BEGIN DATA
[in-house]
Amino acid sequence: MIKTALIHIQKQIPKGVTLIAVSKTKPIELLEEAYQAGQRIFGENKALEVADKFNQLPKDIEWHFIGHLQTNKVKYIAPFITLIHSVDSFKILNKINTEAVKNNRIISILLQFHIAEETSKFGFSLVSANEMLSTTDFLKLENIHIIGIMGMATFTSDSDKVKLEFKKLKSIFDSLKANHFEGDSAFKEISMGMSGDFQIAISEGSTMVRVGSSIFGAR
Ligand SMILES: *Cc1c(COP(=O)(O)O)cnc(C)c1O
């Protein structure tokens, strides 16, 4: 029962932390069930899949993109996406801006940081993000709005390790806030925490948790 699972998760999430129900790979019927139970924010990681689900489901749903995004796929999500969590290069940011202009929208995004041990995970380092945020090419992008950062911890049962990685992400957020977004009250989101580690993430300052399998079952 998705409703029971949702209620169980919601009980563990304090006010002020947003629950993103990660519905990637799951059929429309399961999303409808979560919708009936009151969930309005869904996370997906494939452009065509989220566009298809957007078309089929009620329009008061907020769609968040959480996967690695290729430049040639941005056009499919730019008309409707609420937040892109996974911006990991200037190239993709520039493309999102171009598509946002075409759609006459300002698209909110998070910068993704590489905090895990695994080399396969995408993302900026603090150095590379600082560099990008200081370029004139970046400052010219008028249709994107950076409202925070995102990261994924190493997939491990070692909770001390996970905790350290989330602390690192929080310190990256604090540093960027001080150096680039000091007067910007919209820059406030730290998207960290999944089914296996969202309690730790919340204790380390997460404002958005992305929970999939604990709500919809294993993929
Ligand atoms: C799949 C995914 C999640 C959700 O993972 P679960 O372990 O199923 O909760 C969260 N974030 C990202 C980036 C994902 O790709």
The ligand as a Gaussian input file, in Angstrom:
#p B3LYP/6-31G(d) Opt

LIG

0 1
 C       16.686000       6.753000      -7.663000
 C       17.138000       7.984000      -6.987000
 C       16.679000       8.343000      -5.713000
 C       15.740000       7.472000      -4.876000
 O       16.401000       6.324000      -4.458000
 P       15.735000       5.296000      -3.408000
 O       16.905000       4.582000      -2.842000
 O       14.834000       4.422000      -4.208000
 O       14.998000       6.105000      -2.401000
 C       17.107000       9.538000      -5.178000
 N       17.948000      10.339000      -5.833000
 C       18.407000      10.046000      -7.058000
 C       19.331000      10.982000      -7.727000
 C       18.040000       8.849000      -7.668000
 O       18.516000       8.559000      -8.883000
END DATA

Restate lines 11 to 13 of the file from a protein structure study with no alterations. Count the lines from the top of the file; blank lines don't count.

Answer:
 C       17.138000       7.984000      -6.987000
 C       16.679000       8.343000      -5.713000
 C       15.740000       7.472000      -4.876000